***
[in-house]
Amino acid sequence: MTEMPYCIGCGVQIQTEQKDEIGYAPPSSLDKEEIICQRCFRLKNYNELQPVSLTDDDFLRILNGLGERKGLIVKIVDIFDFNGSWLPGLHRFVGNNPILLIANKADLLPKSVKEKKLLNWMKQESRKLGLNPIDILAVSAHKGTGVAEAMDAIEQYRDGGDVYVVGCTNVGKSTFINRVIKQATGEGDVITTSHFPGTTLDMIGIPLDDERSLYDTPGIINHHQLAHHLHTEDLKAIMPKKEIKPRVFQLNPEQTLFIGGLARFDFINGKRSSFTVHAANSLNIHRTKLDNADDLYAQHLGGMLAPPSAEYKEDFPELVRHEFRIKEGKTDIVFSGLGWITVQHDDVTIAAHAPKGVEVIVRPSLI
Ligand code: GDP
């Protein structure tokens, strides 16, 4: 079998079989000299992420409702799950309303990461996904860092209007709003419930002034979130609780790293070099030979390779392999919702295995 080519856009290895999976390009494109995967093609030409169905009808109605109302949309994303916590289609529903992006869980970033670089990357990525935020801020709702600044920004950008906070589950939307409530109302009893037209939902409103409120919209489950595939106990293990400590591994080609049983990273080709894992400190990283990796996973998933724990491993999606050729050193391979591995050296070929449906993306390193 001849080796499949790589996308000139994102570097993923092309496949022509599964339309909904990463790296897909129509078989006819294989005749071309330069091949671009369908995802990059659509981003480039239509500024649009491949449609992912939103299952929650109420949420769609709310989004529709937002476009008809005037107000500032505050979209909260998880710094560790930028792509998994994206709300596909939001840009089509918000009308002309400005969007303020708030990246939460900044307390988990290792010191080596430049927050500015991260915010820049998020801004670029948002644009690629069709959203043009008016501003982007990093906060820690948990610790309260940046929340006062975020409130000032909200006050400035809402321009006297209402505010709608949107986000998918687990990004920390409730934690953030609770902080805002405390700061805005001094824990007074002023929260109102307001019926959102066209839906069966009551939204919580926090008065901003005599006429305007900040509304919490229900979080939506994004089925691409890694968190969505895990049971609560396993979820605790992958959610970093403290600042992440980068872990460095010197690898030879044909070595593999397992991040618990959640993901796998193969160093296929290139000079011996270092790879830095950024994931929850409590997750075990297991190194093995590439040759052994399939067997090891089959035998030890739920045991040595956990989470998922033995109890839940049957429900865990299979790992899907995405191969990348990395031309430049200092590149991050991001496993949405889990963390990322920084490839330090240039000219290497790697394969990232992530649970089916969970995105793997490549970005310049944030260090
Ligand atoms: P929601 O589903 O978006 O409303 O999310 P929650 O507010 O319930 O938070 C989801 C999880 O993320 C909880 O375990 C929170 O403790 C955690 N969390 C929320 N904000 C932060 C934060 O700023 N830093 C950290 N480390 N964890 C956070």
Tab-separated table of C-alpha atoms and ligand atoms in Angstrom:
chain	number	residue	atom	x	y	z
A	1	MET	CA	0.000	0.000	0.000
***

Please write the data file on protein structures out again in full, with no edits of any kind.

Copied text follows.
[in-house]
Amino acid sequence: MTEMPYCIGCGVQIQTEQKDEIGYAPPSSLDKEEIICQRCFRLKNYNELQPVSLTDDDFLRILNGLGERKGLIVKIVDIFDFNGSWLPGLHRFVGNNPILLIANKADLLPKSVKEKKLLNWMKQESRKLGLNPIDILAVSAHKGTGVAEAMDAIEQYRDGGDVYVVGCTNVGKSTFINRVIKQATGEGDVITTSHFPGTTLDMIGIPLDDERSLYDTPGIINHHQLAHHLHTEDLKAIMPKKEIKPRVFQLNPEQTLFIGGLARFDFINGKRSSFTVHAANSLNIHRTKLDNADDLYAQHLGGMLAPPSAEYKEDFPELVRHEFRIKEGKTDIVFSGLGWITVQHDDVTIAAHAPKGVEVIVRPSLI
Ligand code: GDP
């Protein structure tokens, strides 16, 4: 079998079989000299992420409702799950309303990461996904860092209007709003419930002034979130609780790293070099030979390779392999919702295995 080519856009290895999976390009494109995967093609030409169905009808109605109302949309994303916590289609529903992006869980970033670089990357990525935020801020709702600044920004950008906070589950939307409530109302009893037209939902409103409120919209489950595939106990293990400590591994080609049983990273080709894992400190990283990796996973998933724990491993999606050729050193391979591995050296070929449906993306390193 001849080796499949790589996308000139994102570097993923092309496949022509599964339309909904990463790296897909129509078989006819294989005749071309330069091949671009369908995802990059659509981003480039239509500024649009491949449609992912939103299952929650109420949420769609709310989004529709937002476009008809005037107000500032505050979209909260998880710094560790930028792509998994994206709300596909939001840009089509918000009308002309400005969007303020708030990246939460900044307390988990290792010191080596430049927050500015991260915010820049998020801004670029948002644009690629069709959203043009008016501003982007990093906060820690948990610790309260940046929340006062975020409130000032909200006050400035809402321009006297209402505010709608949107986000998918687990990004920390409730934690953030609770902080805002405390700061805005001094824990007074002023929260109102307001019926959102066209839906069966009551939204919580926090008065901003005599006429305007900040509304919490229900979080939506994004089925691409890694968190969505895990049971609560396993979820605790992958959610970093403290600042992440980068872990460095010197690898030879044909070595593999397992991040618990959640993901796998193969160093296929290139000079011996270092790879830095950024994931929850409590997750075990297991190194093995590439040759052994399939067997090891089959035998030890739920045991040595956990989470998922033995109890839940049957429900865990299979790992899907995405191969990348990395031309430049200092590149991050991001496993949405889990963390990322920084490839330090240039000219290497790697394969990232992530649970089916969970995105793997490549970005310049944030260090
Ligand atoms: P929601 O589903 O978006 O409303 O999310 P929650 O507010 O319930 O938070 C989801 C999880 O993320 C909880 O375990 C929170 O403790 C955690 N969390 C929320 N904000 C932060 C934060 O700023 N830093 C950290 N480390 N964890 C956070």
Tab-separated table of C-alpha atoms and ligand atoms in Angstrom:
chain	number	residue	atom	x	y	z
A	1	MET	CA	0.000	0.000	0.000